“But there is the problem of transport,” Belial mused, still just inches from my face. His hand had begun to chill through my cashmere sweater. “No, Jack. I understand your eagerness. But you are dismissed.”
“But” Jack tried to argue some more. Whatever he had been going to say was cut off with a muffled punching sound followed by a soft grunt.
I dragged my eyes away from Belial’s face, which took more mental effort than I would have believed. Jack was on one knee, his head bent with both arms around his stomach. When he looked up, banked fury burned back at me. Eyes wide, I pulled even harder against Belial, trying to go to Jack, but he stopped me with the tiniest shake of his head.
“I’m fine,” I lied. I didn’t know where to look so I studied the flames in the fireplace. There was no wood in it. Bones lay heaped and burning in a pile at the center of the huge stone structure. I remembered how there had been no trees when Jack and I walked here. What else would they burn? Bonefire, my shocked mind tried to process, but couldn’t. I filed it away numbly. “I can walk on my own.” I forced my lips to form the words.
Bones. The warmth I felt came from bonefire. What kind of bones, I didn’t want to know. Ever.
Belial ignored me. “Go. Now,” he commanded Jack, clipping the words to short vowels.
My fellow Azalene nodded and swallowed hard. He jackknifed to attention, bowing slightly from the waist as if he hadn’t just been punched there. “Of course.” He wouldn’t even look at me. He spared one nod for Belial before spinning on his bare heel and practically sprinting back the way we’d come.
Leaving me alone with a demon who wore my boyfriend’s face.
That face smiled at me now. “Good. I’ve waited quite a long time for your arrival.”
I nodded hesitantly. The movement made me wince. How to ask what I really wanted to know without giving away too much? “I… When I left. There were” I exhaled against the sheer insanity of the word. “Hellhounds. Attacking my town.”
His sightless eyes narrowed. “No questions.”
I could only stare at him. “What?” I asked, confused.
“No questions.” Belial released me and reached for the beautiful fox with the reddish gold fur, cradling it like it was something very valuable to him. The animal snuggled closer. “You’ll come with me, and do as you’re told, and ask no questions of any kind.”
Logan always told me my temper would get me in terrible trouble one day. I used to laugh and tell him I didn’t have a temper, that surely he had me confused with his other sister. But I felt the truth of his warning now. I forgot that I was in the Dark Realms, face to face with an ancient creature that literally held the power of life or death over me. I didn’t care what Belial might do to me. Instead, I advanced on him. “Like hell I won’t.” My hands formed into fists on their own. “I’ll ask any question I damn well please, and you’d better answer it.”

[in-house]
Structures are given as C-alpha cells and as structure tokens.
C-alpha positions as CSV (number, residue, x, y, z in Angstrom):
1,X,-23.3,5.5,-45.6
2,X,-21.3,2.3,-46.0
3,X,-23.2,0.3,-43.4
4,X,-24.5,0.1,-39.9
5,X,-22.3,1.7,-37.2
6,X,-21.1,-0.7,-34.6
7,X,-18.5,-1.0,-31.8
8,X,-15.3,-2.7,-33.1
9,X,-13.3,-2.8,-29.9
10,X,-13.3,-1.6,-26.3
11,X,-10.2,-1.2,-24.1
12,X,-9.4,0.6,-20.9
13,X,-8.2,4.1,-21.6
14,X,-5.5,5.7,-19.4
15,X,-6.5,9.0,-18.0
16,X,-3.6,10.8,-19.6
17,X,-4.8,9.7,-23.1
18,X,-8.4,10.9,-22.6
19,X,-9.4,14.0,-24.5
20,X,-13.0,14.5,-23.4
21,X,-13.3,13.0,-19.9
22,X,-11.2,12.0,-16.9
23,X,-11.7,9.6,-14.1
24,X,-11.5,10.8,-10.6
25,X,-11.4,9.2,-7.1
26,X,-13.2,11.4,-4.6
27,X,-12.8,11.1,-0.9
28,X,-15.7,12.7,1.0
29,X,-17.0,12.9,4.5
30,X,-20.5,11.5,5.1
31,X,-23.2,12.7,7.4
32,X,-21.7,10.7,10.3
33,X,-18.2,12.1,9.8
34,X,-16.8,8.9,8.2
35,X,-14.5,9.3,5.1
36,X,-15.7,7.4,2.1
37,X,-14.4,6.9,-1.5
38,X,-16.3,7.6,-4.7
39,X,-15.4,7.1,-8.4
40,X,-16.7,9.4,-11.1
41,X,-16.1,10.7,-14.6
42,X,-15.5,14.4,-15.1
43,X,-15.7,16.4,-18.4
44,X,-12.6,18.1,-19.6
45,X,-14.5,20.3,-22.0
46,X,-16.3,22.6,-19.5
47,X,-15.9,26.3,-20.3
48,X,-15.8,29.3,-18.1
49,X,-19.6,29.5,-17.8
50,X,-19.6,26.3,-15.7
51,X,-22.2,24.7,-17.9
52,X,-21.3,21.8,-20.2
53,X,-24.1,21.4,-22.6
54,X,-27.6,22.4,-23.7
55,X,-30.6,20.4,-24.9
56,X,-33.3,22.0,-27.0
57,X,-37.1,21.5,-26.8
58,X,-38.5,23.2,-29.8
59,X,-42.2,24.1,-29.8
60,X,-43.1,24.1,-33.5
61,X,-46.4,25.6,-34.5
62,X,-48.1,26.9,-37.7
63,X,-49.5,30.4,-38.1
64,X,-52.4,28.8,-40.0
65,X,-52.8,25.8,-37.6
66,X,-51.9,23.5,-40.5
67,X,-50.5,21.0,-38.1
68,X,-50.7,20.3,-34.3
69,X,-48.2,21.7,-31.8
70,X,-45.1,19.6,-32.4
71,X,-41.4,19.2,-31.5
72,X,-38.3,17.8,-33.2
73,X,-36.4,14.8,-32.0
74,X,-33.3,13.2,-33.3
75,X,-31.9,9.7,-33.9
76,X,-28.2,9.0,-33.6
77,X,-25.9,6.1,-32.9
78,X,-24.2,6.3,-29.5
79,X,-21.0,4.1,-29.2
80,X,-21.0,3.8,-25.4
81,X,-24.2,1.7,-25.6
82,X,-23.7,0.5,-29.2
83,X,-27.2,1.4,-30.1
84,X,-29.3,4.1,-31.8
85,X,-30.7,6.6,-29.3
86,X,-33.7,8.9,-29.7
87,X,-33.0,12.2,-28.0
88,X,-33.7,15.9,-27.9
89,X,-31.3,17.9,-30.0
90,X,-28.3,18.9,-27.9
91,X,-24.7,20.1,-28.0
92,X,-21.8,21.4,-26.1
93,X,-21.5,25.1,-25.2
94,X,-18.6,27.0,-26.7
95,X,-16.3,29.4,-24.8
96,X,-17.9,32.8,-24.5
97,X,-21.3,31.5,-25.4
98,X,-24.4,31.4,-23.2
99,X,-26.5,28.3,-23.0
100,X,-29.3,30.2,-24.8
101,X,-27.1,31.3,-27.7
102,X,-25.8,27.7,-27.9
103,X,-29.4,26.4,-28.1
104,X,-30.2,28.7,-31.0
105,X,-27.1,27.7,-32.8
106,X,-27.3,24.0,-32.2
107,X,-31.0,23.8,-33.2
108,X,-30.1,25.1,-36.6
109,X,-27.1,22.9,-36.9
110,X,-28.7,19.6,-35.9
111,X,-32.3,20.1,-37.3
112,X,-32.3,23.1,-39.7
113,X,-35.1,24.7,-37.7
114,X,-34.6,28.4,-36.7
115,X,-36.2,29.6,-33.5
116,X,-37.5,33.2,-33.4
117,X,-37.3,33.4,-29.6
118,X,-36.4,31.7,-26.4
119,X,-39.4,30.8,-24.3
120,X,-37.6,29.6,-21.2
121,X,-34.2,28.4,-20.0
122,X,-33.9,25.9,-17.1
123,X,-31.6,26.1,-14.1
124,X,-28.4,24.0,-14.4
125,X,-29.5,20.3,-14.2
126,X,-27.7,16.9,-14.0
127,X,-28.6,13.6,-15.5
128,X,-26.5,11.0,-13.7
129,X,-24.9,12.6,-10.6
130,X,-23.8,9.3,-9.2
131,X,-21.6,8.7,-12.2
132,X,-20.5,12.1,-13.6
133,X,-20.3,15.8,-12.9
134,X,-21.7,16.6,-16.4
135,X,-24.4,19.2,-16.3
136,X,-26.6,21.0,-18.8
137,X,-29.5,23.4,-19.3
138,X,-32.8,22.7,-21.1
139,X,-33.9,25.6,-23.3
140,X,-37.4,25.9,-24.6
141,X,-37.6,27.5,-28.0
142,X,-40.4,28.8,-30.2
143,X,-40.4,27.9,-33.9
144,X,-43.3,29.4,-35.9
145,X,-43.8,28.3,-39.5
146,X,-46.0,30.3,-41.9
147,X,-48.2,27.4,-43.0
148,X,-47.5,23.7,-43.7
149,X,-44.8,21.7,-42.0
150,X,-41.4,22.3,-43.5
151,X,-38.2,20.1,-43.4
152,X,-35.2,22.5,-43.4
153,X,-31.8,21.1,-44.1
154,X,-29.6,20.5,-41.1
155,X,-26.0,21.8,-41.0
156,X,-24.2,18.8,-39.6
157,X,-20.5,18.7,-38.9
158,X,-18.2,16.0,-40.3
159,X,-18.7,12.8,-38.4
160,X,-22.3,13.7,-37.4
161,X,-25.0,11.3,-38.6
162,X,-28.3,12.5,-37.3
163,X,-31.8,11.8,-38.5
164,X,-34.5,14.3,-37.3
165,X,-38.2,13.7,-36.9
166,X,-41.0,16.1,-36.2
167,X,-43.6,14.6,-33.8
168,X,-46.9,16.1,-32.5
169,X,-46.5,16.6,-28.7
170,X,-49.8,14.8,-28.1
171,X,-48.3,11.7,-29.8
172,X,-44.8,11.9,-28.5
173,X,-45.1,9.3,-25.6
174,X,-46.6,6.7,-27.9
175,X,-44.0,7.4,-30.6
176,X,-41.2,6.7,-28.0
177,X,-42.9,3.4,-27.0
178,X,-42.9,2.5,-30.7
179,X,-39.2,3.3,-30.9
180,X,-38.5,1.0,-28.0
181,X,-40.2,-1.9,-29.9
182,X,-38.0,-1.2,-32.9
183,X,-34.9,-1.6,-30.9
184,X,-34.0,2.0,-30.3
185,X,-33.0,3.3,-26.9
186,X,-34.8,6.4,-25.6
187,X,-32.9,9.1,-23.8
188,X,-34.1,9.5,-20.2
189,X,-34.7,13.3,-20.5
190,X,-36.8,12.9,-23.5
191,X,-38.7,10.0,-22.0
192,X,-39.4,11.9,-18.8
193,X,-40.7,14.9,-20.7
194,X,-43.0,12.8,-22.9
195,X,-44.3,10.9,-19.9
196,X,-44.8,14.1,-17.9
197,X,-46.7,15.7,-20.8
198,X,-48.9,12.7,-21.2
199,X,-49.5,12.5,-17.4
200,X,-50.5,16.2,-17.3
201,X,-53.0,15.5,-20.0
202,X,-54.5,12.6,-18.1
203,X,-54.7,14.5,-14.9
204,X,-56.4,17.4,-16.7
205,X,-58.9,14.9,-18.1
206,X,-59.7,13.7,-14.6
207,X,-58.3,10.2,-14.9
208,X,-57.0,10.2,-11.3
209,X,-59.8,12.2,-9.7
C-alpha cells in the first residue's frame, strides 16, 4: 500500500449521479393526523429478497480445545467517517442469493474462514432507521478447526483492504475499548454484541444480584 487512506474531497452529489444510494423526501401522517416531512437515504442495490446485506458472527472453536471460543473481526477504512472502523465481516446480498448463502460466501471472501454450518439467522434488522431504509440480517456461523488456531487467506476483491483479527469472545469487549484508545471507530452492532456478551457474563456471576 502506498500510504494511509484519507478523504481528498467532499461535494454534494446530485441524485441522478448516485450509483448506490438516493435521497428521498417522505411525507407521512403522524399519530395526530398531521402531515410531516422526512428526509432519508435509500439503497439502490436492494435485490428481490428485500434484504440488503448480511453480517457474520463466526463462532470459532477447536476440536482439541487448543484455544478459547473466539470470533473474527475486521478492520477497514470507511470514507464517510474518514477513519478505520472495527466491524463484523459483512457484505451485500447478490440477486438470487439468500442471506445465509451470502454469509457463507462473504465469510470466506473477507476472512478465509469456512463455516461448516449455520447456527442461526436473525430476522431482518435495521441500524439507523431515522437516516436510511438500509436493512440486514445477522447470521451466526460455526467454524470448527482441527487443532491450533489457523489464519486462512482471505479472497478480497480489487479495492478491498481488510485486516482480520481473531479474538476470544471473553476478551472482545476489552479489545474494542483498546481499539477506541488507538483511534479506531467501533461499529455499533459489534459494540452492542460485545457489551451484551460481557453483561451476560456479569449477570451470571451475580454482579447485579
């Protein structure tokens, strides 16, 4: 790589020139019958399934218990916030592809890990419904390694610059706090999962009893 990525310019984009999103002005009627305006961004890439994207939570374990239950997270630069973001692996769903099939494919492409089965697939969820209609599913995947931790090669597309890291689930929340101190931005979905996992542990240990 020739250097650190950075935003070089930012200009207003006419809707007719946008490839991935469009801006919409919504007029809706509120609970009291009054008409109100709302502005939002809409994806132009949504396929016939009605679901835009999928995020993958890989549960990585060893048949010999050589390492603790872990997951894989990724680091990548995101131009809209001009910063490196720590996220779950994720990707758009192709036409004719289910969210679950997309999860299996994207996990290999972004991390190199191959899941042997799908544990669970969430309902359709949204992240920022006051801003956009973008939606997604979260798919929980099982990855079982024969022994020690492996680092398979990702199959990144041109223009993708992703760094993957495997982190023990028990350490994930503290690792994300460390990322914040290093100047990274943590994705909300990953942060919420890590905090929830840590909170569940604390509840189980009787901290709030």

Belial looked more amused than anything else as a slight sneer curled across his face. When my fist connected with it, amusement changed to something else. Something sharp and eager. Pain ripped through my bones as my hand broke, and his murmured words washed over me, whispering.

“How this will hurt him.”


For the second time in one day, I passed out at a demon’s feet.

 Like what you've read? You can pick up the whole series at Amazon, Barnes and Noble, and more! And thanks for reading!


Tuesday, December 10, 2013

Teaser Tuesday: Daughter of Glass

It's Teaser Tuesday, and today I want to share the first chapter of my stand-alone Whitfield novel Daughter of Glass. I've been immersed in my Angel's Edge world for so long that it feels a little strange to turn my attention to other stories also set in Whitfield. But there are certainly stories there to be told. This one of them, and I hope you enjoy it. 

Chapter One: Anger, Draped in Metal
I stood in the atrium of the academy’s newest gallery and listened as people discussed my mother’s suicide. The event was depicted in a colorful painting that took up most of one wall.
I felt the same at eighteen as I had at eight, when it happened: nothing.
Around me, the faculty of Andreas Academy mixed with what passed for the social elite in the tiny town of Whitfield. Students dressed all in black carrying trays wove through the crowd. They offered golden bells of champagne on long crystal stems. Even though the two largest buildings on campus carried my last name, I might as well have been invisible. Faculty, patrons, and students flowed around me like water around a large boulder.
I looked enough like my mother to pass for her twin. Since I was standing right beside a portrait of her when she had been my age, with a large brass plaque inscribed, “Sarah Alexander Memorial Gallery,” I could have been angry that no one stopped to speak to me. I had, after all, come to make a brief speech for the gallery’s opening.
My mother was arguably Whitfield’s most talented artist and resident.  Ex-resident, I corrected silently. The small but state-of-the-art gallery was the third building at Andreas Academy with my last name, bought with my father’s money for a woman he still mourned. Sarah Alexander’s death had been a windfall for her alma mater. I stood tall in my evening gown and salon-perfect hair and tried to feel the anger. I couldn’t; nothing, I reminded myself as a middle aged-woman in a tight silver dress stalked right up to the death portrait, made me angry anymore.